Dementia And Sleep Disorders: A Bad Combination
Obstructive sleep apnea and REM sleep behavior disorder are common in dementia.
Posted Jun 06, 2020
Sleep disturbances in dementia are common. In our last blog we discussed sleep disruption caused by sleep cycle and sleep hygiene issues; in this blog we will consider sleep disorders. If your loved one is having trouble falling asleep, waking up in the middle of the night and wandering around, or sleeping in the middle of the day, they could be suffering from a sleep disorder.
Sleep disturbances may be due to a medical disorder
Sleep can be disrupted by many medical disorders as well as side effects of medications. If your loved one is not sleeping well, is sleeping too much, or is excessively tired, you should speak with their doctor, as some sleep disorders are very serious if untreated. Here we discuss some of the common sleep disorders that affect either breathing or movement.
If your loved one snores loudly, wakes up at night gasping for air, or just doesn’t sleep well, they may have obstructive sleep apnea, which affects more than 20 million Americans. This condition reduces oxygen to the brain leading to strokes and a smaller hippocampus—the part of the brain that forms new memories. Obstructive sleep apnea can be detected on a sleep study, and there are a number of effective treatments. So, if you are worried that your loved one may have trouble breathing at night, make sure you discuss this issue with their doctor.
Sleep disorders may cause abnormal movements
Does your loved one move around excessively while they are sleeping or falling asleep? There are three common sleep disorders that cause abnormal movements in individuals with dementia, and some patients have all of them. There are treatments for each, so if you suspect them in your loved one, make sure you discuss them with their doctor.
In restless leg syndrome, one experiences unpleasant sensations in the feet or legs, such as crawling, creeping, pulling, throbbing, aching, itching, or electricity. The sensations occur mainly at night when individuals are awake but are in the process of falling asleep. They may also begin after lying or sitting during other times of the day. Movement of the legs may temporarily relieve the uncomfortable feeling.
Periodic limb movement disorder occurs when individuals are asleep. Typically, there are repetitive movements of the legs, such as bending of the big toe, ankle, knee, and hip. Sometimes the arms are involved as well. They usually occur every 5 to 90 seconds during light, non-dream sleep. They may be exacerbated by medications, including some antidepressants, antihistamines, and antipsychotics. Because these movements occur during sleep, bed partners are usually the ones to report this problem. Individuals themselves may experience disrupted sleep causing daytime drowsiness and fatigue.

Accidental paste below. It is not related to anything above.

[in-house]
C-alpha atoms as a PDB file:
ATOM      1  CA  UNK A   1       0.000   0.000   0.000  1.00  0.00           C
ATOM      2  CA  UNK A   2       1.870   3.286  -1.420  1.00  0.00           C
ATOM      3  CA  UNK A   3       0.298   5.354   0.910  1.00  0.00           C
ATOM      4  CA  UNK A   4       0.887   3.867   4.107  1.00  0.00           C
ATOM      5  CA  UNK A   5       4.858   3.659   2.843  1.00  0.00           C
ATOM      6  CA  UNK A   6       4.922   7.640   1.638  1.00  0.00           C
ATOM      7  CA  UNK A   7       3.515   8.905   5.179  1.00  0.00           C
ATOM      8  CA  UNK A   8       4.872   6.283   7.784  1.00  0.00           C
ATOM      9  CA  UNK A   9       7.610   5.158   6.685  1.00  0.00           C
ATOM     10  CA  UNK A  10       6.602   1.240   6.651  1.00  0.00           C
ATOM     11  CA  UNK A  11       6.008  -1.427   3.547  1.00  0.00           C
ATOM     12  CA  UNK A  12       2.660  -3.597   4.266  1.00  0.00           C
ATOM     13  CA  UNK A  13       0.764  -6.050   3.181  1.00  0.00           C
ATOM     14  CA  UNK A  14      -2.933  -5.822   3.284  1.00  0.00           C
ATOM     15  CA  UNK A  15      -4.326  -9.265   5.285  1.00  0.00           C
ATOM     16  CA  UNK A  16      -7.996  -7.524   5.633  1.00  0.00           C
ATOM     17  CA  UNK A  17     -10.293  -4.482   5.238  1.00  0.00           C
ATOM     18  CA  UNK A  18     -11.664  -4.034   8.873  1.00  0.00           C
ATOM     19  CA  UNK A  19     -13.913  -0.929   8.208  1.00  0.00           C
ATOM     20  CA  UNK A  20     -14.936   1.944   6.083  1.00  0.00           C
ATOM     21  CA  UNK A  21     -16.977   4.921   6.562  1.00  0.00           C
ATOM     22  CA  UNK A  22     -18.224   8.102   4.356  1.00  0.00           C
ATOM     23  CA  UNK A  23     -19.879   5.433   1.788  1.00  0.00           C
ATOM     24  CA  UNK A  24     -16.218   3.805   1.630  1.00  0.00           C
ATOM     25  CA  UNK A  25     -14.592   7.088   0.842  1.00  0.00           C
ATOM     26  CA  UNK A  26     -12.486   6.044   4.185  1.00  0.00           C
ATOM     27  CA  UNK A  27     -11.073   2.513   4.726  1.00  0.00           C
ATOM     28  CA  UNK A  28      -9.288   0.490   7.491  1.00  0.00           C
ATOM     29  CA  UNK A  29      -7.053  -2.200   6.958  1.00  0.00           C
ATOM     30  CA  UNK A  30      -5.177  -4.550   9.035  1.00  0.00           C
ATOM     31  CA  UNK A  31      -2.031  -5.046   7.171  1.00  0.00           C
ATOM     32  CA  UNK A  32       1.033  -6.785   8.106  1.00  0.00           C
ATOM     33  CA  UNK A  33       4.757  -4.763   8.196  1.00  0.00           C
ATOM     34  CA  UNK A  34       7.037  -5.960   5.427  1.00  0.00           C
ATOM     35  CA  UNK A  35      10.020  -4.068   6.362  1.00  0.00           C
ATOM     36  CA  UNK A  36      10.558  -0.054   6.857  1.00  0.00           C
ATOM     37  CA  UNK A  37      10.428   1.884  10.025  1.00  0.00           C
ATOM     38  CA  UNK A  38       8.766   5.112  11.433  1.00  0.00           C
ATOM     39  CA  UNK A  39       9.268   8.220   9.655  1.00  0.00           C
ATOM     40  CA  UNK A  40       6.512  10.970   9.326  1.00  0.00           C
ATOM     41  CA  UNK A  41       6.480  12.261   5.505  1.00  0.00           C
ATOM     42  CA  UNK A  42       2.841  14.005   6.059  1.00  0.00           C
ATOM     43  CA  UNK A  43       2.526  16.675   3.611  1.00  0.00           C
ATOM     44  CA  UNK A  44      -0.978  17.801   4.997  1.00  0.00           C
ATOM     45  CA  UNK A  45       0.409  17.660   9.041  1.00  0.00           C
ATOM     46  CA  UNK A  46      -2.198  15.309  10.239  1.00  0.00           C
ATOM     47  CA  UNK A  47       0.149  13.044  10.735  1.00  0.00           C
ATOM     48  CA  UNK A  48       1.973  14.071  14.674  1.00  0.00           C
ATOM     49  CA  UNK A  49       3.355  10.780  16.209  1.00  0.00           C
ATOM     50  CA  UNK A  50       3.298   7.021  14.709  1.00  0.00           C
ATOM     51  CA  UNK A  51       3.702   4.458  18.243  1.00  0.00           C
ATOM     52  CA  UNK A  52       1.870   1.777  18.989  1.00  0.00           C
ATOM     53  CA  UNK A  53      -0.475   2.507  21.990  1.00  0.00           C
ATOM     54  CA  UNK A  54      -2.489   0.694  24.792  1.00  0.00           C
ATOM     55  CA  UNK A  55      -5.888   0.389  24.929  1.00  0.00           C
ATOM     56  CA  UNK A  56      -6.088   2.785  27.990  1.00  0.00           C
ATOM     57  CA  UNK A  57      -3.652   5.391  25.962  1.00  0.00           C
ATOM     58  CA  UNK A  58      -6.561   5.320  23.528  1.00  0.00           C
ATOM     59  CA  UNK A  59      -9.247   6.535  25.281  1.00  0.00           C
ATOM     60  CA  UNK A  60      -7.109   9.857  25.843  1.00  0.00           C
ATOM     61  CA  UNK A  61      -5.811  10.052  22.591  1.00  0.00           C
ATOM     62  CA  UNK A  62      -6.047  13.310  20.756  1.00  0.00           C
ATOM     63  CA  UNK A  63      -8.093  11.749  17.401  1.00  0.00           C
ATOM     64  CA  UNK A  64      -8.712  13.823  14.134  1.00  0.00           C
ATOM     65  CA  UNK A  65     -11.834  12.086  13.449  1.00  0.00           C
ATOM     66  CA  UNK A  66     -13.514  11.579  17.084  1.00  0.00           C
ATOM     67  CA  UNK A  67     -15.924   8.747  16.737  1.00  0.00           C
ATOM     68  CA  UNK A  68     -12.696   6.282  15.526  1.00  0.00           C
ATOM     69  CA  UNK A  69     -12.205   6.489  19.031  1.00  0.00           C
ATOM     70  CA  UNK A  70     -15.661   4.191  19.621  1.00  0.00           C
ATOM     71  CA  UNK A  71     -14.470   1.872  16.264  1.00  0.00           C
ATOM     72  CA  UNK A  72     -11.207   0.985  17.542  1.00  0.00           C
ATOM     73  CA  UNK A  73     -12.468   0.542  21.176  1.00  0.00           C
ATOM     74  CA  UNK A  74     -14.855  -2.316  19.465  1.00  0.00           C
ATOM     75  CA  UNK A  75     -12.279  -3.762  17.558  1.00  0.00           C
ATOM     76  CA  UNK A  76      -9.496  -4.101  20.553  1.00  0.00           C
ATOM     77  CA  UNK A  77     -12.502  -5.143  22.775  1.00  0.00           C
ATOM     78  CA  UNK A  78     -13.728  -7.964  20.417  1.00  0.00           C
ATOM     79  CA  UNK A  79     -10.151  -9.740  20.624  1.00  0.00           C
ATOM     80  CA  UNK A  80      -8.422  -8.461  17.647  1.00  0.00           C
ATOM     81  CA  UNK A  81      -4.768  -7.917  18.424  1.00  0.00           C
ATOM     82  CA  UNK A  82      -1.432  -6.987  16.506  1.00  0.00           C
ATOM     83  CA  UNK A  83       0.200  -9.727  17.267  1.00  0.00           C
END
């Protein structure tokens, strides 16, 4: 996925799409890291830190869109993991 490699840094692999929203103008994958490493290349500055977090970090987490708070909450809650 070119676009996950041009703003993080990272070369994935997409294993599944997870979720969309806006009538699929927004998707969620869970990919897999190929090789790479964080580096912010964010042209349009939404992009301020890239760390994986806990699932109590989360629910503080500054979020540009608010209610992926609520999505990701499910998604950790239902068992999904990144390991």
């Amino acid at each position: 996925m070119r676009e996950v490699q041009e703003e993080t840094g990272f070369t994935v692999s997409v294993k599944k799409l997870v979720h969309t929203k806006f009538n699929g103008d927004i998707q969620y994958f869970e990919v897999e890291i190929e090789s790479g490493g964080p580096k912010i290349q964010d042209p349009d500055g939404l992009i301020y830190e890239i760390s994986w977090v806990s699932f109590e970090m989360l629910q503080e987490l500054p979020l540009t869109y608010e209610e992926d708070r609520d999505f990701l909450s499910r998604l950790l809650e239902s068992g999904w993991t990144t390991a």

One of the most interesting sleep disorders is when one acts out their dreams while sleeping. Usually only our eyes can move while we dream—for this reason dream sleep is often referred to as rapid eye movement or REM sleep. In REM sleep behavior disorder, the entire body moves during dreams. Individuals who dream they are swimming may begin doing the breaststroke in bed. If they dream they are fighting they may kick, punch, wrestle, or try to throttle their bed partner. They may also get out of bed while dreaming (with their eyes closed), trip over something, fall to the floor, and seriously injure themselves. This sleep disorder is very common in dementia with Lewy bodies but can be seen in other dementias as well.
- My wife is waking up at 2 AM every night and then keeps me up for three hours before we finally get back to sleep. What should I do about?
- Start by trying to sort out what the cause is. Is she spending too much time in bed doing activities other than sleeping? Did she fall into a bad sleep cycle? Is she trying to sleep too many hours a day? Is she napping too much in the afternoon? Is she snoring loudly? Is she moving in her sleep? Answering these questions will help you sort out the cause, which is the first step toward a solution.
© Andrew E. Budson, MD, 2020, all rights reserved.
Budson AE, O’Connor MK. Seven Steps to Managing Your Memory: What’s Normal, What’s Not, and What to Do About It, New York: Oxford University Press, 2017.
Budson AE, Solomon PR. Memory Loss, Alzheimer’s Disease, & Dementia: A Practical Guide for Clinicians, 2nd Edition, Philadelphia: Elsevier Inc., 2016.